9 July 2004
Yesterday, late in the afternoon, just before dinnertime, we were walking down Broadway in Santa Monica. Heading toward the Third Street Promenade, a walking-only street that Damian rightly identifies as an outdoor mall, though one with a certain amount of charm: street musicians and ivy-covered dinosaur fountains amidst the Victorias Secret/ Borders/ Brookstones.
Damian was slightly ahead of us, flying a frog and chattering away, a running game unfolding in his head. We turned the corner onto the Promenade. Damian neared the first fountain, drawn to the splash of water and the possibility of a coin toss or two. We slowed to watch. A blonde woman approached us. Holding a clipboard. She introduced herself and her agency. She was a talent scout, looking for children for commercial work and maybe some sitcoms. Would we consider bringing our son in on Sunday for a screen test?
She liked his bubbly chatter, liked his energy and high affect, liked his independence, found him cute. She thought he was a good candidate, said she has an eye for the kids who wont clam up when they get on camera.
We chatted a bit with her. She gave us a card, urged us to check out their website. Said wed need to bring the card on Sunday; this is by invitation only, its not a cattle call. We promised to think about it and maybe come.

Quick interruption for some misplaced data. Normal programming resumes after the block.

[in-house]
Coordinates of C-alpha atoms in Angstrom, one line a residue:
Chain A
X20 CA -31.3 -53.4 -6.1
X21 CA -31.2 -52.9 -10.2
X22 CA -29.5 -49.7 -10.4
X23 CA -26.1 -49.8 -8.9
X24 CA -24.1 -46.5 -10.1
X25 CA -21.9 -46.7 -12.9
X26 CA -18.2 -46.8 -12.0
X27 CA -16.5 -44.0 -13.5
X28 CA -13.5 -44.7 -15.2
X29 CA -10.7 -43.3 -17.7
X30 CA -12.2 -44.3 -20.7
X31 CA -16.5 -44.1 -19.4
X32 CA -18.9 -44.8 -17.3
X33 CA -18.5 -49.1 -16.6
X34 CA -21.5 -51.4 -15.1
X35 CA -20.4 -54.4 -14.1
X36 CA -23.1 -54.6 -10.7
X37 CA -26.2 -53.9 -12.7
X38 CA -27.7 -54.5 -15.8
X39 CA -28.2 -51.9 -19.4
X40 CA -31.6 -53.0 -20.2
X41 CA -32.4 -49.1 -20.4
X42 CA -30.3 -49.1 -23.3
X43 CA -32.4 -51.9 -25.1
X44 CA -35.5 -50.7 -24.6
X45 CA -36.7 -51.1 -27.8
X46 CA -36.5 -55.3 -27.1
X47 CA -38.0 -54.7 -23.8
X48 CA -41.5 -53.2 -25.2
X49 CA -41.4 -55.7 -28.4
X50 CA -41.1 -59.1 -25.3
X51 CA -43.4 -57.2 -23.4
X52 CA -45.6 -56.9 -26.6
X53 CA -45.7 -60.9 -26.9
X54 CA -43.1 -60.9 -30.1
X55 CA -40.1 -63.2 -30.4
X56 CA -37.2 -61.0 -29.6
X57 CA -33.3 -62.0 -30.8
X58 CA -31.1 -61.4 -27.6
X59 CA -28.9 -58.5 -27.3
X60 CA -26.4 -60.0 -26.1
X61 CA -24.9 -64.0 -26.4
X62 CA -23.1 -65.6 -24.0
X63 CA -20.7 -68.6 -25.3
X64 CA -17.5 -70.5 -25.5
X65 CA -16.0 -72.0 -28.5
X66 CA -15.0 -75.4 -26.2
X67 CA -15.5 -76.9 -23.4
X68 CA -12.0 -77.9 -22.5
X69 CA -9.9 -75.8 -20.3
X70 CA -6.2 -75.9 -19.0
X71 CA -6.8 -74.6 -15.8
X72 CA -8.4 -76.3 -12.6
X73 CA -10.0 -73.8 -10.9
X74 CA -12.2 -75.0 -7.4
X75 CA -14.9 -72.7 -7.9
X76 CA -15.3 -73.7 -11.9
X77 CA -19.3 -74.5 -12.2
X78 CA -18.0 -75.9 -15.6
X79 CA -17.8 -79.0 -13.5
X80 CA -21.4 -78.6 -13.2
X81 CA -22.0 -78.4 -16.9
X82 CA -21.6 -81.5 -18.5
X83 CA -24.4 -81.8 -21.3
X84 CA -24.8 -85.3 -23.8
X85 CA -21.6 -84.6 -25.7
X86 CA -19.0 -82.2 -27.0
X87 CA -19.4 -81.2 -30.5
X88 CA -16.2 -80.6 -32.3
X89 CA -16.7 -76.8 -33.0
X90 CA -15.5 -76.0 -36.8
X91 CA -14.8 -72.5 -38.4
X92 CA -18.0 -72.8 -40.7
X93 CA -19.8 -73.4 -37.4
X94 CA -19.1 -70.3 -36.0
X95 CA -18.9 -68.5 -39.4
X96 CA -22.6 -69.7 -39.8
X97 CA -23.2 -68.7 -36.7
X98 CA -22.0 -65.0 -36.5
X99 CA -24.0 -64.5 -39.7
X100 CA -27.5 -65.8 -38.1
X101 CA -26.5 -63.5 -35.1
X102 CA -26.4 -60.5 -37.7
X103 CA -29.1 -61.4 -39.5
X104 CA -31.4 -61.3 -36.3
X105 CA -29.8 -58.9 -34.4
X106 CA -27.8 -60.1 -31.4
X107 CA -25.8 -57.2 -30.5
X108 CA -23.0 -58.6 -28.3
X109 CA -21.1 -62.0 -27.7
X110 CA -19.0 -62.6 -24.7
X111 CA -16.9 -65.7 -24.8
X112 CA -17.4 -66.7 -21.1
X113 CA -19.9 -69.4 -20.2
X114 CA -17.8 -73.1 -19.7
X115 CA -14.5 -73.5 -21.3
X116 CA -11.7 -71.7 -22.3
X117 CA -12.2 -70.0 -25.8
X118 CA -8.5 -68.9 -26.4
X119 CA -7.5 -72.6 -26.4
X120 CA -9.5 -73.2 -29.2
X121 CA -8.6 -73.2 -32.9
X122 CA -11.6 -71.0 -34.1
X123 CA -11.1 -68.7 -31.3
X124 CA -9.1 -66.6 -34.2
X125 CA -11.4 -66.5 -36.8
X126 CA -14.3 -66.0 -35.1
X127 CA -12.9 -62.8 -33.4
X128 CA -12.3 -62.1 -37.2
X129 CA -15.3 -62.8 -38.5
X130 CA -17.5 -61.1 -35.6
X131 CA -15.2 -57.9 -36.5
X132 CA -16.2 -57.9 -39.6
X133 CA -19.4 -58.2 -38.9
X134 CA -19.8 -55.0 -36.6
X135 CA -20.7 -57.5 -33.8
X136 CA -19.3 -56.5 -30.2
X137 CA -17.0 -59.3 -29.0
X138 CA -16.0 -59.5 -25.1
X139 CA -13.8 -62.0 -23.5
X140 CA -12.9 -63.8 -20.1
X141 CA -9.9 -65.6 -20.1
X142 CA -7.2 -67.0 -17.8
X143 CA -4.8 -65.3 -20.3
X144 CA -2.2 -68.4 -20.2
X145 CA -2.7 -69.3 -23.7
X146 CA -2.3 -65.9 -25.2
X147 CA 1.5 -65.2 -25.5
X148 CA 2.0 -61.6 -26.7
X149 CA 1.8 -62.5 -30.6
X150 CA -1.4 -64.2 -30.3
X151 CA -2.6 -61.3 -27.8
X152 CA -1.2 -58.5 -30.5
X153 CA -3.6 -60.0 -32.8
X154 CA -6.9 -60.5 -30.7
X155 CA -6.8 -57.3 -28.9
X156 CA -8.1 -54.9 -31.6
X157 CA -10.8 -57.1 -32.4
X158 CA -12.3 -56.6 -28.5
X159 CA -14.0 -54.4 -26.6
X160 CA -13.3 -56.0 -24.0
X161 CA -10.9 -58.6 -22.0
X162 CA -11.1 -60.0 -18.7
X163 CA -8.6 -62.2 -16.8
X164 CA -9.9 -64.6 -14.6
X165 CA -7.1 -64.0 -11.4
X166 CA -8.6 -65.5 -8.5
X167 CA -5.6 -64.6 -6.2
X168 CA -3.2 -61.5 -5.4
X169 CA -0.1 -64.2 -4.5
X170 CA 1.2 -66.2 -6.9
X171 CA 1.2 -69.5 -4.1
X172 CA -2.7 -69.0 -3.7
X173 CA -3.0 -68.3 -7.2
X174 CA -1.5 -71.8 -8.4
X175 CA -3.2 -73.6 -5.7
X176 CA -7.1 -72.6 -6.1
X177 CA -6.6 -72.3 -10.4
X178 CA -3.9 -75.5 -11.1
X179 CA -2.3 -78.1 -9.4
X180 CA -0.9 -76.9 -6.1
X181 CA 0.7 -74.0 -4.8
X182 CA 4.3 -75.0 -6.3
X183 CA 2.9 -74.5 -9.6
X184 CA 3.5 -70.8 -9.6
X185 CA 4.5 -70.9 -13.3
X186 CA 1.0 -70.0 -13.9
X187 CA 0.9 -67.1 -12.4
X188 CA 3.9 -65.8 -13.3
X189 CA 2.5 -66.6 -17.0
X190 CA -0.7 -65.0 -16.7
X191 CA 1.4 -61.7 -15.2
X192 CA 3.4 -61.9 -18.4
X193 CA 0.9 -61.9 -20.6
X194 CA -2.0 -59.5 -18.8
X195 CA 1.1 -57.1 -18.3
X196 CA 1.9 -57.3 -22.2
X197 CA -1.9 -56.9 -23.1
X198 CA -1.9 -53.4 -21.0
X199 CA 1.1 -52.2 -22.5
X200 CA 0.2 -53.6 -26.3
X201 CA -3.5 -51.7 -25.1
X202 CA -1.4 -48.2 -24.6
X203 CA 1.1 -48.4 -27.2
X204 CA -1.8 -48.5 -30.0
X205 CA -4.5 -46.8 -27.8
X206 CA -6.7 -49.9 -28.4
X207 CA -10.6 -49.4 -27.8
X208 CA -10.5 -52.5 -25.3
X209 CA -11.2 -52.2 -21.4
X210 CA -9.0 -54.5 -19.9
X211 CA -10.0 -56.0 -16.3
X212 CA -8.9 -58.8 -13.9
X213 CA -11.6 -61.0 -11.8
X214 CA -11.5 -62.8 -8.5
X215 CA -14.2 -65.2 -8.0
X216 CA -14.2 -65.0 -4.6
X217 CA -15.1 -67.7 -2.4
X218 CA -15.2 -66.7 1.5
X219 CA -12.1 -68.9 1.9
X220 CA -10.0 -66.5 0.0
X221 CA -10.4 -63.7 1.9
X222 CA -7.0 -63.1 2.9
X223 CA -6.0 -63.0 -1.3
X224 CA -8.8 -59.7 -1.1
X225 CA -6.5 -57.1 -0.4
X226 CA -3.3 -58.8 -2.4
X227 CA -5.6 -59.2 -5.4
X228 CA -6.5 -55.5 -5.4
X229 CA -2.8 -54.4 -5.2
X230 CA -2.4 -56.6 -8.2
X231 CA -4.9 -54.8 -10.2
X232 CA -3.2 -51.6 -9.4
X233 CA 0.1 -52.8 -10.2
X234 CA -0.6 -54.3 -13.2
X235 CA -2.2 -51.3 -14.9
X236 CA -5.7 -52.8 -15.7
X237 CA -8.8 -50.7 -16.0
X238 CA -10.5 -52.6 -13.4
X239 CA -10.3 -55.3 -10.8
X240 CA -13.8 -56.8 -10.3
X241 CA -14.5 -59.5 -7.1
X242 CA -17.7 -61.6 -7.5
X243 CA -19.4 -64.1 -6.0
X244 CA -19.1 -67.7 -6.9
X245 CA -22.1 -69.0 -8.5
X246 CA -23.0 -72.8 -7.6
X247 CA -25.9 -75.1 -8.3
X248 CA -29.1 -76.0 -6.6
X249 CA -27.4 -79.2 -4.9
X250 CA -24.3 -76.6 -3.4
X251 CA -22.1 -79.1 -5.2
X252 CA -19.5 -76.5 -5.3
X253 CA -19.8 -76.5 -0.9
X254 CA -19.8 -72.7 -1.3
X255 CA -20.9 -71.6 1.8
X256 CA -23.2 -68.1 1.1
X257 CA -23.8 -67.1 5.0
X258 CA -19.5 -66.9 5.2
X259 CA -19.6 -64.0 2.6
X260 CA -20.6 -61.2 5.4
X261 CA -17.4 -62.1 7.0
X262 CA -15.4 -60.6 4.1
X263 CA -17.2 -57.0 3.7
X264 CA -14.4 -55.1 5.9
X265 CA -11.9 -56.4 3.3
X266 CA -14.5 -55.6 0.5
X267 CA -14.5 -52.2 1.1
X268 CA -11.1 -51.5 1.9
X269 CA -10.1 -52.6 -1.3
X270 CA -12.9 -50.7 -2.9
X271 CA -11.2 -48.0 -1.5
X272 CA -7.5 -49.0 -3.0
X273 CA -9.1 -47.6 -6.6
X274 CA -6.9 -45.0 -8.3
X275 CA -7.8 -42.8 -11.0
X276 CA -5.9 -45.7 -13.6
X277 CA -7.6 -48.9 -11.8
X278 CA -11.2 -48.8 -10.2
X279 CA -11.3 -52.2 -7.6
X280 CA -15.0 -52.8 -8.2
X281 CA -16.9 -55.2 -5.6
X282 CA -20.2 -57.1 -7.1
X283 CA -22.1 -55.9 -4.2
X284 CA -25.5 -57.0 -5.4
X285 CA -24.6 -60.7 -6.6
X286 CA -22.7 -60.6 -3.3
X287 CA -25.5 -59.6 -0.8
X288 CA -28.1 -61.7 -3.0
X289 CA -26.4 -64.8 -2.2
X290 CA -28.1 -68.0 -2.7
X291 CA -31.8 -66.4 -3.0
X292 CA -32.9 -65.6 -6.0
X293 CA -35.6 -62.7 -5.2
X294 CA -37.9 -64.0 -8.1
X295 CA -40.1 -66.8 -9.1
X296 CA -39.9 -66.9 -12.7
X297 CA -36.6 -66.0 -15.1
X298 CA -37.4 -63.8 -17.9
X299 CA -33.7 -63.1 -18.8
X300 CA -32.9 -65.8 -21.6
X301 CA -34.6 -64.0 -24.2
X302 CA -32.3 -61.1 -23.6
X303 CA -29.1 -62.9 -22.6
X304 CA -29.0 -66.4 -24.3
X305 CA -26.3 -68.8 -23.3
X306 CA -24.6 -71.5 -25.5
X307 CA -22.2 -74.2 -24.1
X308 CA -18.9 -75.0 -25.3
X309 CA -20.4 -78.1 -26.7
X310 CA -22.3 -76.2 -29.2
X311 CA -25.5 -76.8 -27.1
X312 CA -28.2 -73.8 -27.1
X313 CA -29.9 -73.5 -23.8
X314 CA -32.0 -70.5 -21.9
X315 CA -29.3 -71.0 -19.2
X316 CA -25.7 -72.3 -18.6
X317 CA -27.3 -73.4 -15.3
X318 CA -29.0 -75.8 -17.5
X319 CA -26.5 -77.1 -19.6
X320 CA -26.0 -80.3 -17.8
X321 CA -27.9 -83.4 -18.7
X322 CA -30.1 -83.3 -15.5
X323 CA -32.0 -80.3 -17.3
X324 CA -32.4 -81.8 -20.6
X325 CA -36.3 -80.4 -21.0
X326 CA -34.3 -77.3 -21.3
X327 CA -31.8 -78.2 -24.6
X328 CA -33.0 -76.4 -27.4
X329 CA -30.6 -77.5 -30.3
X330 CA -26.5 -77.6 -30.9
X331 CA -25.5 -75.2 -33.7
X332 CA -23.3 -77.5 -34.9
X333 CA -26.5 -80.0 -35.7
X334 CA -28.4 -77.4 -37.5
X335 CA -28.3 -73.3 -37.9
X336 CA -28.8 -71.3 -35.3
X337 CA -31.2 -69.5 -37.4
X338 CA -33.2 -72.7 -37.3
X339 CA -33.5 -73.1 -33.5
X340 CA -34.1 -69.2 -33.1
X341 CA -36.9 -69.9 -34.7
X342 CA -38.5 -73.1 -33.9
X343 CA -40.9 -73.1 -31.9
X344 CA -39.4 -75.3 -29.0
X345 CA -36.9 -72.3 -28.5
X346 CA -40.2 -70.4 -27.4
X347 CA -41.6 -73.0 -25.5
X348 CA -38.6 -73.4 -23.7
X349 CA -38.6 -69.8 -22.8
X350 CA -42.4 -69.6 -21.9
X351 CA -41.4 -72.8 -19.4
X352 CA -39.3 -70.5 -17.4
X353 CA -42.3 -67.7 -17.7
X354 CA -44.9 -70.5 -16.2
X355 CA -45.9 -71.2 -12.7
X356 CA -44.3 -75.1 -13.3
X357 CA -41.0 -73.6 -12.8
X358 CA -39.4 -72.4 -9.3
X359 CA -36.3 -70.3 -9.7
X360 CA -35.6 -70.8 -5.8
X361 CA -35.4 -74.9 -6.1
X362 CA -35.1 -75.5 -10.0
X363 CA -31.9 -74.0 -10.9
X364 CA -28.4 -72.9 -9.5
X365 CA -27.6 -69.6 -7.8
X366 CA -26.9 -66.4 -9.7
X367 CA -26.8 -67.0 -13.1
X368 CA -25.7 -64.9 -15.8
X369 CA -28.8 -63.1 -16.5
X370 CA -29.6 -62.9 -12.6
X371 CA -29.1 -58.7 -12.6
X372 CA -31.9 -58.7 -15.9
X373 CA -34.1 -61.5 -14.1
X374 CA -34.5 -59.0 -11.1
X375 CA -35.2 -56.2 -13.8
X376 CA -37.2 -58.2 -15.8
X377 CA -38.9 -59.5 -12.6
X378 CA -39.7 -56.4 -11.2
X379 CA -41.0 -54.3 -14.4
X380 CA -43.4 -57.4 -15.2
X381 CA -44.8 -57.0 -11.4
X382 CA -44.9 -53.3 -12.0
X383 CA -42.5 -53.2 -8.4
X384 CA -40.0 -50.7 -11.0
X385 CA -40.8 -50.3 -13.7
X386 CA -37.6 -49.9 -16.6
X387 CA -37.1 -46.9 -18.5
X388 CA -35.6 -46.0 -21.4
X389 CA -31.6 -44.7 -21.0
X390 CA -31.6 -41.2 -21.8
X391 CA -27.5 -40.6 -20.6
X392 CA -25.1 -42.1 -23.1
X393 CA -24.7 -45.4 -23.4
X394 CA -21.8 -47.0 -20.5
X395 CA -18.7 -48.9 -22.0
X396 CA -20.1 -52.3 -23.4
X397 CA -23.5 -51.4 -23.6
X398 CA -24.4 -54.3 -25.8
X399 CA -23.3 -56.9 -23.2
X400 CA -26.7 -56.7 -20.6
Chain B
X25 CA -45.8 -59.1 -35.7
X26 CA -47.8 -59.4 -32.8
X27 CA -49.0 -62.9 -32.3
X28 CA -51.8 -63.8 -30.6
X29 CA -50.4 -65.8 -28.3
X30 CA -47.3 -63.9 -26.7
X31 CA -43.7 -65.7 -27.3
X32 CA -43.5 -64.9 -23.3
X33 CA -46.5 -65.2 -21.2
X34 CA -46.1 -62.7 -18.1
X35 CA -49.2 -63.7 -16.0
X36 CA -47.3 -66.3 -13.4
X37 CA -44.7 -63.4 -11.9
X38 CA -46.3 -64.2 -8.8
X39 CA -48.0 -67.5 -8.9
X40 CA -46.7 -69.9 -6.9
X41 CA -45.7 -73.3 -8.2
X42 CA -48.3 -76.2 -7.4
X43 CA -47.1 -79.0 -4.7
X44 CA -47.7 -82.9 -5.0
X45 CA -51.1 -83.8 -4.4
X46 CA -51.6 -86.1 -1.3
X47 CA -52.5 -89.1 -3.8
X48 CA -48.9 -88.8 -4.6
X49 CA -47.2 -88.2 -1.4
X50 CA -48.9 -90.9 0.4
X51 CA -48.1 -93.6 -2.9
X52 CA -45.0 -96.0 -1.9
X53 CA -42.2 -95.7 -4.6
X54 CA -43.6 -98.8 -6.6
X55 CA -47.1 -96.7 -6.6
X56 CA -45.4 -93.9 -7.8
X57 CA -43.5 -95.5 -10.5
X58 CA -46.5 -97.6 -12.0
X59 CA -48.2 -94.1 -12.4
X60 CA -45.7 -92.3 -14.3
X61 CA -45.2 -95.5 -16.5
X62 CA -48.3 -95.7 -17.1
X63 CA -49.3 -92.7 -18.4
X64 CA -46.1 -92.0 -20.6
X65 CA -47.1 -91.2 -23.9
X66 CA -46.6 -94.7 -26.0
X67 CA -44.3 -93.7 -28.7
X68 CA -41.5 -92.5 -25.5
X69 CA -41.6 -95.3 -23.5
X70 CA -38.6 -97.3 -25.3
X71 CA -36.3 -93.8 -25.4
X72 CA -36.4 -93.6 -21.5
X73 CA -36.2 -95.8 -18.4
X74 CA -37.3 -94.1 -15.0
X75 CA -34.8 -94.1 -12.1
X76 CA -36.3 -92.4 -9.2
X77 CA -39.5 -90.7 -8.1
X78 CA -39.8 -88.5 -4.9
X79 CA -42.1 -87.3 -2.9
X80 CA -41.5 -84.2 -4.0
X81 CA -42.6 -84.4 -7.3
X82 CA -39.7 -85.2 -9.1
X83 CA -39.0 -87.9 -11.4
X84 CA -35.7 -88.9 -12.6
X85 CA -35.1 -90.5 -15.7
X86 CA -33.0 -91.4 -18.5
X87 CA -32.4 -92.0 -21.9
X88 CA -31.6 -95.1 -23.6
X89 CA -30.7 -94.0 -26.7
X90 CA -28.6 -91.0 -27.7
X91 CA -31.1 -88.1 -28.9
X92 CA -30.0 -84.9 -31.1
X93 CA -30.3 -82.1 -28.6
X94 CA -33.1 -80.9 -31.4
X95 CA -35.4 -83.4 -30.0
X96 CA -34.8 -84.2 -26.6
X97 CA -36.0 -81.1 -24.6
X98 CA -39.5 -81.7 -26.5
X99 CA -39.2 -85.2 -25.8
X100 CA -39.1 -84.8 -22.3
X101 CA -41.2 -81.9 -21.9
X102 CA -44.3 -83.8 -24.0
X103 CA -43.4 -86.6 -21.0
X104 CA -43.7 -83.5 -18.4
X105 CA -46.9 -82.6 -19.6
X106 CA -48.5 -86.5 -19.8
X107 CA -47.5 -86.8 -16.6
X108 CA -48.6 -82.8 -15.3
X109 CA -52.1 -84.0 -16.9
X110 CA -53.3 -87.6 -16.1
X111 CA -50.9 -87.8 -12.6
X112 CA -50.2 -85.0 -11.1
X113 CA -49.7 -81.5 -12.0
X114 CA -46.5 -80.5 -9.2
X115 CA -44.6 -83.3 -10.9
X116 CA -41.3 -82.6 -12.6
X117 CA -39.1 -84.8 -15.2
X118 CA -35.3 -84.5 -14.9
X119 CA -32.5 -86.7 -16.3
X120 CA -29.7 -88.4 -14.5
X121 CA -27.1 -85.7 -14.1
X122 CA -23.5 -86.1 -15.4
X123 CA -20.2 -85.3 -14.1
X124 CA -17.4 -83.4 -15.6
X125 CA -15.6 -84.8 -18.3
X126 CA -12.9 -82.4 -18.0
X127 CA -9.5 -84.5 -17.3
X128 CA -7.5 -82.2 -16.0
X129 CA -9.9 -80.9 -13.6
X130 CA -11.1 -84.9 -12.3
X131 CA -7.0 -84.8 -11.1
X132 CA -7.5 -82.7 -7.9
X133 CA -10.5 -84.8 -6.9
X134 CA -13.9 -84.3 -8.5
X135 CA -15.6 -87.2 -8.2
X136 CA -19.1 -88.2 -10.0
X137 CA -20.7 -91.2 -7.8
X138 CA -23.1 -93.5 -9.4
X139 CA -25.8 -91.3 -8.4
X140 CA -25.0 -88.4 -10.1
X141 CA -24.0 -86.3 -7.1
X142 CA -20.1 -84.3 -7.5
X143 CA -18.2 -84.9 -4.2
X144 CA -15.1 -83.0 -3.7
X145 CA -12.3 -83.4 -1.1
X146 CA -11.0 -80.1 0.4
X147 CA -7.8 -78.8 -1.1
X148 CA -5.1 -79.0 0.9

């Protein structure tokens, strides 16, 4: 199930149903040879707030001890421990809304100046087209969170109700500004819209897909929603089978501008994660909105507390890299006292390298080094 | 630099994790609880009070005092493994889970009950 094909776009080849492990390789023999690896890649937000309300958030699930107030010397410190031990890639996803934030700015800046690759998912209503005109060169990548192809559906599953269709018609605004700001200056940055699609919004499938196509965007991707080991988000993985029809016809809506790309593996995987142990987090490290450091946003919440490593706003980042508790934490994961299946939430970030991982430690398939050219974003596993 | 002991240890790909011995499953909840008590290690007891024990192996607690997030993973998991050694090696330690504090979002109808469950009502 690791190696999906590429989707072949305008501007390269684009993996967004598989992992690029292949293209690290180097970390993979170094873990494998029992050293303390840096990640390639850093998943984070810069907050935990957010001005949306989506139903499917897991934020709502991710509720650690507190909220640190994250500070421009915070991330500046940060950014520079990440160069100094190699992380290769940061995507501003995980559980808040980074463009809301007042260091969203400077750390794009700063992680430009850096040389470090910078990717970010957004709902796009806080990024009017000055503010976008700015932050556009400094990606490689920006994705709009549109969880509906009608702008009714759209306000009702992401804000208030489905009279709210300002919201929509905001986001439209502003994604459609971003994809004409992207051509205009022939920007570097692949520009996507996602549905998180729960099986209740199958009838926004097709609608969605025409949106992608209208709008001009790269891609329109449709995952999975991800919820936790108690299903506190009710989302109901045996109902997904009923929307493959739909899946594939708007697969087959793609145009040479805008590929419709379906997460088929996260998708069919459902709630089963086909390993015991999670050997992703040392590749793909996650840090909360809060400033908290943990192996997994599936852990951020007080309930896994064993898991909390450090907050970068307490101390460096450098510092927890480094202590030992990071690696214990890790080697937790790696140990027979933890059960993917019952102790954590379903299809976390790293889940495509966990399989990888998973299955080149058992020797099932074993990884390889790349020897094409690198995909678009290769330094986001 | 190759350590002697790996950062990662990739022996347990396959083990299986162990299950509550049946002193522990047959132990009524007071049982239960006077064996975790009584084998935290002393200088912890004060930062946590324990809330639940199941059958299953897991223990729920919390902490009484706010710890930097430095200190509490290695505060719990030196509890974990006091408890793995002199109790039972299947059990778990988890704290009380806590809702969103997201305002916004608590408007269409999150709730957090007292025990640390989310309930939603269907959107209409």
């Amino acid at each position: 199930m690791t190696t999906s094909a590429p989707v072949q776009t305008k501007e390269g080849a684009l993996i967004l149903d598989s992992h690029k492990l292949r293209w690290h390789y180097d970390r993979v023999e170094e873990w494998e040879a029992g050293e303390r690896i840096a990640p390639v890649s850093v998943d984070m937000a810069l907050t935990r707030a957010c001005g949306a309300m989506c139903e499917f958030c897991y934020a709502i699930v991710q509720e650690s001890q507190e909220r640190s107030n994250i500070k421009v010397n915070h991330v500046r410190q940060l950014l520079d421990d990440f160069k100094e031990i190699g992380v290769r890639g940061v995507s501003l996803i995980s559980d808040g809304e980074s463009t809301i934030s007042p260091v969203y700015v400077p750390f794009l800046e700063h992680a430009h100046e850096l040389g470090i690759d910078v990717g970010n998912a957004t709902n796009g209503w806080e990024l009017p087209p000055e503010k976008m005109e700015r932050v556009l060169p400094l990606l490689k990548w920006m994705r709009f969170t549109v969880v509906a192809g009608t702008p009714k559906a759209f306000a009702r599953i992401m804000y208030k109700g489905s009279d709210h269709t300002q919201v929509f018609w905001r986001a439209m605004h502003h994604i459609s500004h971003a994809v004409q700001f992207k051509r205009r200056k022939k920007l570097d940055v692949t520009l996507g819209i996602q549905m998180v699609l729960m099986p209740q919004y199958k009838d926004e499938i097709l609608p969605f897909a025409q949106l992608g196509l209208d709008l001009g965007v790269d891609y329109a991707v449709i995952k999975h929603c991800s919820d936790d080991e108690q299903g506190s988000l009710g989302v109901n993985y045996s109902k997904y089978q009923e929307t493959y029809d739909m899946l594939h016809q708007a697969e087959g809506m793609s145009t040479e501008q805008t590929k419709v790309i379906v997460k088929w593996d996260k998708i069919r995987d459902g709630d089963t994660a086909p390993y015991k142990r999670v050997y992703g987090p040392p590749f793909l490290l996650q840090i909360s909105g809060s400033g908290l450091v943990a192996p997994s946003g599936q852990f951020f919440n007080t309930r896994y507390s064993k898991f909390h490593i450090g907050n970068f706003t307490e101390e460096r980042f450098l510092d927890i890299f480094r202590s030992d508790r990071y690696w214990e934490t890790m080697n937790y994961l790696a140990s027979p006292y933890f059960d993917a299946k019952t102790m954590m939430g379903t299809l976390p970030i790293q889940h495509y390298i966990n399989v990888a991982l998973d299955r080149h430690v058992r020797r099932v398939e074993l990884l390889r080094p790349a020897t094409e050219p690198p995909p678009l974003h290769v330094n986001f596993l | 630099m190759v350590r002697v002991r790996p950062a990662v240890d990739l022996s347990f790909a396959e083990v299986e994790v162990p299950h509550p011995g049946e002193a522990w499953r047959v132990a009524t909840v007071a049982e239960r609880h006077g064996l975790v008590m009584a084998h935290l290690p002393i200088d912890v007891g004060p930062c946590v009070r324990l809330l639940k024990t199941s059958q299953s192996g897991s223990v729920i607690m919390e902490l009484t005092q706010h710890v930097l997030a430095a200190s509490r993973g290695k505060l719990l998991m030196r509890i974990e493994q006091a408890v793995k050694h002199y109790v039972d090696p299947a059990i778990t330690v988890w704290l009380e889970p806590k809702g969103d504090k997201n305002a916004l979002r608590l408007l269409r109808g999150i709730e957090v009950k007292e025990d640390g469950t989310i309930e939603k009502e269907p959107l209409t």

But. Well. Ysee.
Theres this part of me that would love to say Yes! and Of course my son is adorable, delightful and thoroughly charming, how wise of you to spot that and of course hed be perfect for television. And maybe hed enjoy it. He does love being the center of attention. Does pretend sometimes to be staging a show or performing a CD (his word for it. its really more of an impromptu rock concert). He might like this.
But. Theres this little problem.
Its a common fantasy, isnt it? Someone approaches you, your kid is so great, would be perfect. You go to the audition, your kid nails it. Your kid is on TV. You can tell all your friends. Your parents tune in that night with proud smiles. Thats my grandson. Your kid gets special treatment. Hes an actor. The world sees how unbearably cute your kid is. And hey, his very own salary pays for his college education. No more money worries. Life is great.
Well, except for the minor inconveniences of interrupted school time and loss of contact with classrooms filled with classmates, that commonality, that emotional education. Replaced with an undoubtedly artificial environment thats hard for many adults to master gracefully. But hey. Your childs a star, who can beat that? And if you only accept an occasional commercial gig, no recurring appearances on sitcoms, he could still attend regular school. That works, right?
Except. Did I mention? Problem.
Damian is or should I say was? autistic. He still bears some of the markers, still struggles with some of the issues. It still colors his response to the world, though now more often in ways you wouldnt recognize as such.
This makes a simple offer like Bring your child to audition for us far more complex. Far more difficult. Can he handle it?